Amirah thank you Hamzah Abdul-Malik, your commentary brought up issues that did not occur to me upon my initial reading of the article. i admit that i myself am woefully ignorant of many of the spiritual aspects of hijab that you mentioned. and from my experience, even in conversations with other Muslims, the issue of hijab is almost always raised within a context of sexuality, not spirituality. my primary reason for wearing it is, as many women in the article said, that “when I wear my headscarf or chador, people relate to me as an individual, not an object; I feel respected.” but could you please elaborate on the spiritual aspects of hijab for a relatively new muslimah?

    Hamzah There is a lot to talk about regarding the spiritual side of modesty, so I’ll try to keep it brief.

    1. Modesty is an expression for one’s love for Allah and seeking his forgiveness:
    In the Quran, Allah instructs the Prophet to tell us “if you love Allah then follow me and Allah will love you and forgive your sins.”
    One of the greatest traits of the Prophet, peace and blessings be upon him, was his remarkable level of modesty. By following his example, we establish our love for Allah and open ourselves to receiving His love and forgiveness.

    2. We draw nearer to Allah through ascending through levels of modesty:
    When we talk about modesty, we must understand that there are levels. There is the obligatory level, which is the most beloved to Allah, because all of the other levels build upon that level. Allah says in a hadith Qudsi: “The most beloved thing to Me that a person can do to draw nearer to me is doing that which I have made obligatory upon him.”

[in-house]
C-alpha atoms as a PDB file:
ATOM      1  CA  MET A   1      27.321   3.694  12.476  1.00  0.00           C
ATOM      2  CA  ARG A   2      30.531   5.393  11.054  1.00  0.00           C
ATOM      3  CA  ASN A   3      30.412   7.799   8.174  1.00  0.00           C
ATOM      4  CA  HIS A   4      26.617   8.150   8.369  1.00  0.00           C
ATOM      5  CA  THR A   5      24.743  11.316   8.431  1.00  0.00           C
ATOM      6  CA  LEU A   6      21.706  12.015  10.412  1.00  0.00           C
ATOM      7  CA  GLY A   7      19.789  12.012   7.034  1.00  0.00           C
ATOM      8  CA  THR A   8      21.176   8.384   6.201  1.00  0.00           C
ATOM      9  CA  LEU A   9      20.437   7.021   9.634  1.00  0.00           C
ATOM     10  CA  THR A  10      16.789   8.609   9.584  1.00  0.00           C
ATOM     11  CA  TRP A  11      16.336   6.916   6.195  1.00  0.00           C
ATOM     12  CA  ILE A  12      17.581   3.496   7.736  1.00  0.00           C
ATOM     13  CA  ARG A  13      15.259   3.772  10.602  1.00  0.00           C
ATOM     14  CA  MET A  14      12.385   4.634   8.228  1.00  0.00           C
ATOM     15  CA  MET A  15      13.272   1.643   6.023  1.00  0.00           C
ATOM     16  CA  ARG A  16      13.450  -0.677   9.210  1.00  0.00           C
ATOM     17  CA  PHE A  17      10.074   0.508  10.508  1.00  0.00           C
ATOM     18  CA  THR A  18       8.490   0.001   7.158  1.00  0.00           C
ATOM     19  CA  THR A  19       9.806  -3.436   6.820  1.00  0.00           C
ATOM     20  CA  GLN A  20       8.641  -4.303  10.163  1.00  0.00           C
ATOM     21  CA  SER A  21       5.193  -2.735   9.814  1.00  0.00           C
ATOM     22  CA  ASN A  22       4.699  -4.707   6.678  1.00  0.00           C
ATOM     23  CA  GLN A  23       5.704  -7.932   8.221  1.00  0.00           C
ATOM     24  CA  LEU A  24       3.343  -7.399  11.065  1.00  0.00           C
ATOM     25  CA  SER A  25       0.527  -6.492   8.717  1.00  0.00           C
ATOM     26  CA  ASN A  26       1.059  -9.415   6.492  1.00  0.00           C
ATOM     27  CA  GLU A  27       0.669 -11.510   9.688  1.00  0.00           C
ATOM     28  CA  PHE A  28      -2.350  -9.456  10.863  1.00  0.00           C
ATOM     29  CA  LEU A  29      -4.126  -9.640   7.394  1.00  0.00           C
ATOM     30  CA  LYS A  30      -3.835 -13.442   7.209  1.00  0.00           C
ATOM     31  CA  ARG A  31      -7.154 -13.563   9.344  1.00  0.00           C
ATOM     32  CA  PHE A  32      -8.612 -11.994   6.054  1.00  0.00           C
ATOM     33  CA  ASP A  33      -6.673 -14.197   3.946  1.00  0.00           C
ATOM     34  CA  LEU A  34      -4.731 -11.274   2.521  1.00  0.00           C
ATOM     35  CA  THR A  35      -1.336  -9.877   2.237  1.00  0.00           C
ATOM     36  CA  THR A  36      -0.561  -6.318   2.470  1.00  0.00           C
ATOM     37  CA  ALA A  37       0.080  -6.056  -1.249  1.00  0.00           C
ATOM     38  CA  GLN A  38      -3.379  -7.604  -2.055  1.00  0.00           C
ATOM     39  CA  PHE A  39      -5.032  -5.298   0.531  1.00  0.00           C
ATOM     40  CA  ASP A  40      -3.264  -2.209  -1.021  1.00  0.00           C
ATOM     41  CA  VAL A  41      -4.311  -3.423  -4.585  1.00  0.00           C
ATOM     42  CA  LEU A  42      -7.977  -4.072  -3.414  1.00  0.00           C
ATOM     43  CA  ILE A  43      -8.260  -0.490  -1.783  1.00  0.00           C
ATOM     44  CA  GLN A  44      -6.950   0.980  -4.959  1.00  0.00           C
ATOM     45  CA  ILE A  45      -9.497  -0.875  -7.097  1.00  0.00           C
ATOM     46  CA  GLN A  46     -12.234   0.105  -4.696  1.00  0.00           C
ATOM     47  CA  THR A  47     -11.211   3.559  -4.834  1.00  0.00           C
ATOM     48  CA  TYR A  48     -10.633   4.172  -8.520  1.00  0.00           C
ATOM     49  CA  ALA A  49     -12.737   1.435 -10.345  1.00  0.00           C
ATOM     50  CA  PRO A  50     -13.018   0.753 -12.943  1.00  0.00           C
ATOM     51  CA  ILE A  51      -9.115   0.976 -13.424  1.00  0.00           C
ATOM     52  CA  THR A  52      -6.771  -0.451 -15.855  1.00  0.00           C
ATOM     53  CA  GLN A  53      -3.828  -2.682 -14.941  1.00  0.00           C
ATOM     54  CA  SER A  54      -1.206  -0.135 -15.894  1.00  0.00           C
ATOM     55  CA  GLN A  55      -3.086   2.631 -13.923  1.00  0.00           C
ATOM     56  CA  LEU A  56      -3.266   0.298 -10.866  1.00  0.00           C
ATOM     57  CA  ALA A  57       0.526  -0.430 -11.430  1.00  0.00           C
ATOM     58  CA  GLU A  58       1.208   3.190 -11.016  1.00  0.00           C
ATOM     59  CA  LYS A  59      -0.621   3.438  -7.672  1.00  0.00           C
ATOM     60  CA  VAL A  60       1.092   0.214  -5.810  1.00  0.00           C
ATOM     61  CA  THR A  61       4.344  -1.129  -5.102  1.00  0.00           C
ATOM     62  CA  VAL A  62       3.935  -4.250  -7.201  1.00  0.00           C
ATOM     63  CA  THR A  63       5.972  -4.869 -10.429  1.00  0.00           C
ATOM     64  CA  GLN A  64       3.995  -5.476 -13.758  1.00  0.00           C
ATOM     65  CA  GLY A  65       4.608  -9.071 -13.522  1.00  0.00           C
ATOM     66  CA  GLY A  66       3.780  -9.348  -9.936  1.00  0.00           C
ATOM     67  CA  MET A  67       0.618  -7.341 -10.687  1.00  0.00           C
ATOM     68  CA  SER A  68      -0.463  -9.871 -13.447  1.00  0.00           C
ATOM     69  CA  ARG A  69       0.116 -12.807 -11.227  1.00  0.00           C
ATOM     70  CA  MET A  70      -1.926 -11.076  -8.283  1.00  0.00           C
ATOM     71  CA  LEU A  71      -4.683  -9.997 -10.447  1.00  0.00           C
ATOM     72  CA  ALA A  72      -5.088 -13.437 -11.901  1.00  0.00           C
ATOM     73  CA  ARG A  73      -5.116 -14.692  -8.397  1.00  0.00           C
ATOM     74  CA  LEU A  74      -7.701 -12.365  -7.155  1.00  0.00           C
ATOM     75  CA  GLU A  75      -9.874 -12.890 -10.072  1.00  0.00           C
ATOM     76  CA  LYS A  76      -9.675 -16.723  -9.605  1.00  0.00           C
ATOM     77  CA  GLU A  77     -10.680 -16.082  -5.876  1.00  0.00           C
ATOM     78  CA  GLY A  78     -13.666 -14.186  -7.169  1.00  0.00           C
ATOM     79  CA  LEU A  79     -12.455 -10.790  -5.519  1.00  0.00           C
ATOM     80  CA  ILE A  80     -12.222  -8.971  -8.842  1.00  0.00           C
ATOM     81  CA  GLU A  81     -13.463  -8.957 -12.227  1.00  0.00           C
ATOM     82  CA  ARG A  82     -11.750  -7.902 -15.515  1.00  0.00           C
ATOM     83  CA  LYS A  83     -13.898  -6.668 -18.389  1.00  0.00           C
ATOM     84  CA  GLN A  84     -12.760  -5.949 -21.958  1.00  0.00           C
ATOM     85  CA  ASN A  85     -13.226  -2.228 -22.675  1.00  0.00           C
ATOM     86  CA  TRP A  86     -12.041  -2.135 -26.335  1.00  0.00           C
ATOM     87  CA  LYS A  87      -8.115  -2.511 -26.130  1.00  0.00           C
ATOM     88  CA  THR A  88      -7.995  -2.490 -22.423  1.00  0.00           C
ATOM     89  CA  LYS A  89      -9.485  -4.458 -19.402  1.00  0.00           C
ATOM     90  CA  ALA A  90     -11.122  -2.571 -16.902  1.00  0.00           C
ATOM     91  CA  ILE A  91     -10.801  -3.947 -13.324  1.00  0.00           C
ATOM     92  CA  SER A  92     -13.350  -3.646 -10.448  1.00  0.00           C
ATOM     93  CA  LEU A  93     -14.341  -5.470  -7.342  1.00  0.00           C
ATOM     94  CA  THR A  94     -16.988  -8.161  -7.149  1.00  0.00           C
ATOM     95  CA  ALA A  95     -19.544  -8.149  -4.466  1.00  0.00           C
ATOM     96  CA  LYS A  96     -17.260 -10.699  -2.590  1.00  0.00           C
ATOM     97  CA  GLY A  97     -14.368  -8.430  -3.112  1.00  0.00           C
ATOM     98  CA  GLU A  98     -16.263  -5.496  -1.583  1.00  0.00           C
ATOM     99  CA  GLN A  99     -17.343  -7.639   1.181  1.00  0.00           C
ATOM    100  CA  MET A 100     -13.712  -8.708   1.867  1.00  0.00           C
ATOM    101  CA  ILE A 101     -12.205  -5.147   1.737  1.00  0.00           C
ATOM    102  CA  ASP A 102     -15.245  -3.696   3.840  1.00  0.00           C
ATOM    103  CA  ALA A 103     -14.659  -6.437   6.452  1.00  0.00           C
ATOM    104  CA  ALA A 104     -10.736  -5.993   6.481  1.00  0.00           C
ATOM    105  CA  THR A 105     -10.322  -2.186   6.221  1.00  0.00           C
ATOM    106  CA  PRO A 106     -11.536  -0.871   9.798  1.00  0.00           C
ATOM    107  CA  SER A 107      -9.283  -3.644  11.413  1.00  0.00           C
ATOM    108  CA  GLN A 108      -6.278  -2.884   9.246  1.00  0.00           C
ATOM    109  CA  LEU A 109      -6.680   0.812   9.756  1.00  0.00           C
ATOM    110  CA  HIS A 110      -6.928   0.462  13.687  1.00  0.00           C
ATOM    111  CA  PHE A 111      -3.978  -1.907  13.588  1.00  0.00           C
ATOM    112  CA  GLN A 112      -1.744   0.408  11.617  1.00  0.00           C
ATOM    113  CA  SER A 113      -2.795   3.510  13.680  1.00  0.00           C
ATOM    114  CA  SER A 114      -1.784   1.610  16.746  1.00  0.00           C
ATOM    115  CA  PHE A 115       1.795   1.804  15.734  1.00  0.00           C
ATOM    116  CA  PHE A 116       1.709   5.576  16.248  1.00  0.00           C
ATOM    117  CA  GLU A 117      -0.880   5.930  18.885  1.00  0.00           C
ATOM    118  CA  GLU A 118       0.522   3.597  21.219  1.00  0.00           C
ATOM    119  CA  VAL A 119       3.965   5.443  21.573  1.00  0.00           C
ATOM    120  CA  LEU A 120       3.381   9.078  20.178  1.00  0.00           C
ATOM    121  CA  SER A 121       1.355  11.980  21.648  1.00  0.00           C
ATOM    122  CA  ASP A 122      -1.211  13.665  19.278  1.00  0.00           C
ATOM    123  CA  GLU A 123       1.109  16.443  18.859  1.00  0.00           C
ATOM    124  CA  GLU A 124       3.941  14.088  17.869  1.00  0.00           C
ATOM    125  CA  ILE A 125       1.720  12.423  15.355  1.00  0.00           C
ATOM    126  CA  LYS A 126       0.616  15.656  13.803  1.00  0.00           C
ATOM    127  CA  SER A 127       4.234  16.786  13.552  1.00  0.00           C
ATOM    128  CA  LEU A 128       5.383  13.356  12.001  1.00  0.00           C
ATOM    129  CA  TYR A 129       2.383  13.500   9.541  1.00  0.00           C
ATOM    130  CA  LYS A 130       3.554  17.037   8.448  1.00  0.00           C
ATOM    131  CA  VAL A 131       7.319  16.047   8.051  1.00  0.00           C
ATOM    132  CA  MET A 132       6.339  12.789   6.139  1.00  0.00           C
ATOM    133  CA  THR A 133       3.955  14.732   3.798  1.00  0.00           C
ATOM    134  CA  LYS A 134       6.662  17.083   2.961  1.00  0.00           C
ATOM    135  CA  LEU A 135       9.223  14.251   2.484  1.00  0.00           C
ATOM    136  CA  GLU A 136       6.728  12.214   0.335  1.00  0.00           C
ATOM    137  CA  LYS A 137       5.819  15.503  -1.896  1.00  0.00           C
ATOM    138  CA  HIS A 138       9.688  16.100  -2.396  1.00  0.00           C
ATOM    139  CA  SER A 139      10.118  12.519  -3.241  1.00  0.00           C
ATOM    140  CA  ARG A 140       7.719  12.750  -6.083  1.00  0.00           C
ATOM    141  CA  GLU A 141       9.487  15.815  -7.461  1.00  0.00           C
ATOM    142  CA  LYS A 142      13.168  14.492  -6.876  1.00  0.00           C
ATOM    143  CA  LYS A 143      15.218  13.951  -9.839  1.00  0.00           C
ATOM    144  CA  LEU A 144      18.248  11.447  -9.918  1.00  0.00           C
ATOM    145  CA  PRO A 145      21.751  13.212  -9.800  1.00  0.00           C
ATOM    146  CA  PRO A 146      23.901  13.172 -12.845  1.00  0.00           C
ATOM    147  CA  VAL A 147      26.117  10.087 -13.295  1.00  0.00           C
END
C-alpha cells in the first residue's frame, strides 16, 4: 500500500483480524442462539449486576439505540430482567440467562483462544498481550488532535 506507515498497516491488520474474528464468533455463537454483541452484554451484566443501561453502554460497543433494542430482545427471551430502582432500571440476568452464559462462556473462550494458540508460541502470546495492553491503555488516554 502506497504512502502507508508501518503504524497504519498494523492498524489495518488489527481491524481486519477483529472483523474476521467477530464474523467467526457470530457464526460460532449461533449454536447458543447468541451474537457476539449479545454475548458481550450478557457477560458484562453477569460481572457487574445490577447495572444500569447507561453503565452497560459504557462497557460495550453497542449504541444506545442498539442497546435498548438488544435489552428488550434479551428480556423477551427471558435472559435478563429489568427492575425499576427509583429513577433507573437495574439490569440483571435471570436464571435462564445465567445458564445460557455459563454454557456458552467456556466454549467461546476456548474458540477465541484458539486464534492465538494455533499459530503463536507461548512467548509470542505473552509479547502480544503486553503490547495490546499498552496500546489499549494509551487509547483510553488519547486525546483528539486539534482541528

The obligatory level consists of being modest in public by concealing one’s ‘Awra (the legally-defined private areas of the body) and refraining from all forms of sexual deviance. The higher levels of modesty consists of being modest in private, in your own household with your family and even with yourself. The Prophet’s modesty at home was at such a high level that, although they had healthy marital relationships, his wives didn’t look at his private parts. nor did he expose himself in such a way. This is narrated in a hadith of ‘Aisha: “I never looked at the Prophet’s private parts and never saw them.”
    Then, the levels of modesty continue to strengthen until we become modest with the Jinn and the angels. This modesty can strengthen so much that, as one scholar said, “the unseen will become like the seen,” such that you become so aware of the angels’ presence that it will be as if you see them plainly.
    A person can become so conscious of his modesty with the angels that the angels will become shy of him! This is a level the companion Uthman b. ‘Affan reached.